Holiday Photos and Why They Are Bothersome to Me

I’m pretty sure that many of you have this as a tradition of sorts…holiday cards. That time where you want to show your family or friends your own family and how they have grown over the past year. For the first 19 years of my life, this was a required family tradition and let me just say…I hated it.

There, I said it.

Doing holiday photos was draining, irritating and disruptive to me. Being forced to wear something, pose and smile was something that I would never want to do because it’s not my character. In fact, I personally would never have done it looking back but at the same time, my family didn’t have any self-awareness of autism back then.

In fact, one of the things that families will argue about holiday cards is that it’s one of the most fun traditions that they will ever be in, especially as a family whereas other times of the year, they are doing other things and living their lives that way. But families have to remember that anyone who is autistic or neurodiverse being forced to do something that they don’t want to do is more psychologically damaging than they think.

Yes, I know some of you may think that I am just trying to get your child out of participating. But, hear me out on this. There have been moments, particularly at conventions, where I see someone catching my eye and I would take photos incognito. One time, I got caught and got chewed out for what I did.

The truth is that not everyone likes to have their picture taken, especially for those who are neurodiverse or autistic. For a lot of families, this is going to be hard to accept because they think their autistic/neurodiverse loved ones like having their picture taken when in reality, they don’t. But there are alternatives.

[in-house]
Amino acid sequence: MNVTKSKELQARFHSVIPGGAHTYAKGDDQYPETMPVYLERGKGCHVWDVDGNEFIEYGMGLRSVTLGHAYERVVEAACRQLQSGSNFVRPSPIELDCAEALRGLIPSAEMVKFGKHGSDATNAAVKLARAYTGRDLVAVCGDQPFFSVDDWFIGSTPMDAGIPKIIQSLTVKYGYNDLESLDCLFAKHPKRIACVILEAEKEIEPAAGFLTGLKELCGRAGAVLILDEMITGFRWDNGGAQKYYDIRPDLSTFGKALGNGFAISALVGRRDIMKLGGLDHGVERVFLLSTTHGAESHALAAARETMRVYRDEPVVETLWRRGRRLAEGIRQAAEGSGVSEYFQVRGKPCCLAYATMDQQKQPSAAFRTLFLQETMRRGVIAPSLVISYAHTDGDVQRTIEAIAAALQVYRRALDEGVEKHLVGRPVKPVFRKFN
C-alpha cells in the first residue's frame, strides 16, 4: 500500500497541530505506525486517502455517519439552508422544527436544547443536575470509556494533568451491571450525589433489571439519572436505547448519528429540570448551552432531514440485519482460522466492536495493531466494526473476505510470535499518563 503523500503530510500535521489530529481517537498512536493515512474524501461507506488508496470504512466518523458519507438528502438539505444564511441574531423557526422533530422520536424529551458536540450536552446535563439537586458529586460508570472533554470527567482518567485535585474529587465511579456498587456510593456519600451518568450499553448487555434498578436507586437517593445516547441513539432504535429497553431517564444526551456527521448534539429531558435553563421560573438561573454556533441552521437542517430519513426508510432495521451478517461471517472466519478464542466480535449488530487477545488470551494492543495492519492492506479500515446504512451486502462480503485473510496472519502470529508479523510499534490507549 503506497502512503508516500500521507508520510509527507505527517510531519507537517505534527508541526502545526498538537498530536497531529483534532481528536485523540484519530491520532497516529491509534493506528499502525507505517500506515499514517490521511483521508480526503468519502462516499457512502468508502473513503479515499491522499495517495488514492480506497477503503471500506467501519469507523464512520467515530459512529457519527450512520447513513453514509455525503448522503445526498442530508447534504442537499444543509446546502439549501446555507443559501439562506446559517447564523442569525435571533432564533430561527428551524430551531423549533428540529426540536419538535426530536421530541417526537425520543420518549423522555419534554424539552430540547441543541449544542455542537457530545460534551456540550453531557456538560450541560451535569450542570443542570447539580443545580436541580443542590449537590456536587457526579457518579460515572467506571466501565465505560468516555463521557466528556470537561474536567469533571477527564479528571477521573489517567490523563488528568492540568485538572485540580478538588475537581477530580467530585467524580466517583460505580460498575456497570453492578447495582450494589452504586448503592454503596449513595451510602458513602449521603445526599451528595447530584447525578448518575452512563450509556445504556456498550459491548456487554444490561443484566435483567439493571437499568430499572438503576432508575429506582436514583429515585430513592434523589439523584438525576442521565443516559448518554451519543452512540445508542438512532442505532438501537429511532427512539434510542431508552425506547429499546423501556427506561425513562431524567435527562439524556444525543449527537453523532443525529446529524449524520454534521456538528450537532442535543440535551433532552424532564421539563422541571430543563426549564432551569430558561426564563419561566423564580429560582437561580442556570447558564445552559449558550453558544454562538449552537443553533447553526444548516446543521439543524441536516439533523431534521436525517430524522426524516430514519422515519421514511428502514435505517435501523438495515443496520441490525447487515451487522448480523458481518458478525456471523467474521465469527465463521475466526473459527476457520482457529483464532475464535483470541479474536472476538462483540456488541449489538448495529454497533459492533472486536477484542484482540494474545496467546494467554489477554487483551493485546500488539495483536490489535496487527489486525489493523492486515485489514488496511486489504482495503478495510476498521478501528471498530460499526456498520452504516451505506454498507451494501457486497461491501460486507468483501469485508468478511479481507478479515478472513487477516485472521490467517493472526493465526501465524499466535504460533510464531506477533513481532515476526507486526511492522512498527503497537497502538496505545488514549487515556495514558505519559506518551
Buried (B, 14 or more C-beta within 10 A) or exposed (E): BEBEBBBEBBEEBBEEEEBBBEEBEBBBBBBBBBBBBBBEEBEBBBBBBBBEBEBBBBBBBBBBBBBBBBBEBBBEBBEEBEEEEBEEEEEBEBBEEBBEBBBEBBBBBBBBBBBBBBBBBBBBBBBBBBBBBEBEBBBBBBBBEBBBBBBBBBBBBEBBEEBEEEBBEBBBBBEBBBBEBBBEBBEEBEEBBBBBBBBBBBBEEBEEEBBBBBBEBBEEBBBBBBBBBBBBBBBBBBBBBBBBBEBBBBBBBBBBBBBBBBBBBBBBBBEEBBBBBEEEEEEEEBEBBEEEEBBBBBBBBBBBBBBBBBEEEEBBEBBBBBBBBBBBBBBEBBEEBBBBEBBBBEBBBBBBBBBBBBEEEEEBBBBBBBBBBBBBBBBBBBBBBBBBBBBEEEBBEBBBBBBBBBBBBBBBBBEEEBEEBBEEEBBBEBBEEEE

If you look at this picture from the Simpsons episode, “Marge Be Not Proud,” you will see that there is an alternative picture of Bart in the spot where he would have been in the real photo (although in reality, he had a security guard grab him by the scruff of his neck).

A great alternative would be to take an alternative picture of your autistic/neurodiverse loved one from an event that they enjoyed over the course of the year and then copy and paste it onto the actual photo. To capture the mood, have everyone create a space so that your loved one is included. This would save the trouble of your loved one being forced to participate when he or she really is not.

In conclusion, there are alternatives when it comes to family traditions such as holiday cards. The trouble is that families are so blinded sometimes that they are unwilling to be flexible and accepting to accommodate the sensory needs of their loved one.

What there needs to be is acceptance amongst neurodiverse families that there are other or alternative ways to mark a holiday that doesn’t involve being forced to do something that their loved one doesn’t want to do.

There are some things we don’t want to do but have to, such as going to the doctor or important event, but being forced to do a Christmas card shouldn’t have to be on that list.

Catch you all later!!

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Jeff Snyder
I was born in 1989 in Providence, RI, and have lived my entire life in Seekonk, MA. I was diagnosed with Autism in 1990 and ever since then, I have achieved multiple successes in my life in areas of education, long-term employment, independent living, and speaking/panel engagements.
Jeff Snyder

Jeff Snyder

I was born in 1989 in Providence, RI, and have lived my entire life in Seekonk, MA. I was diagnosed with Autism in 1990 and ever since then, I have achieved multiple successes in my life in areas of education, long-term employment, independent living, and speaking/panel engagements.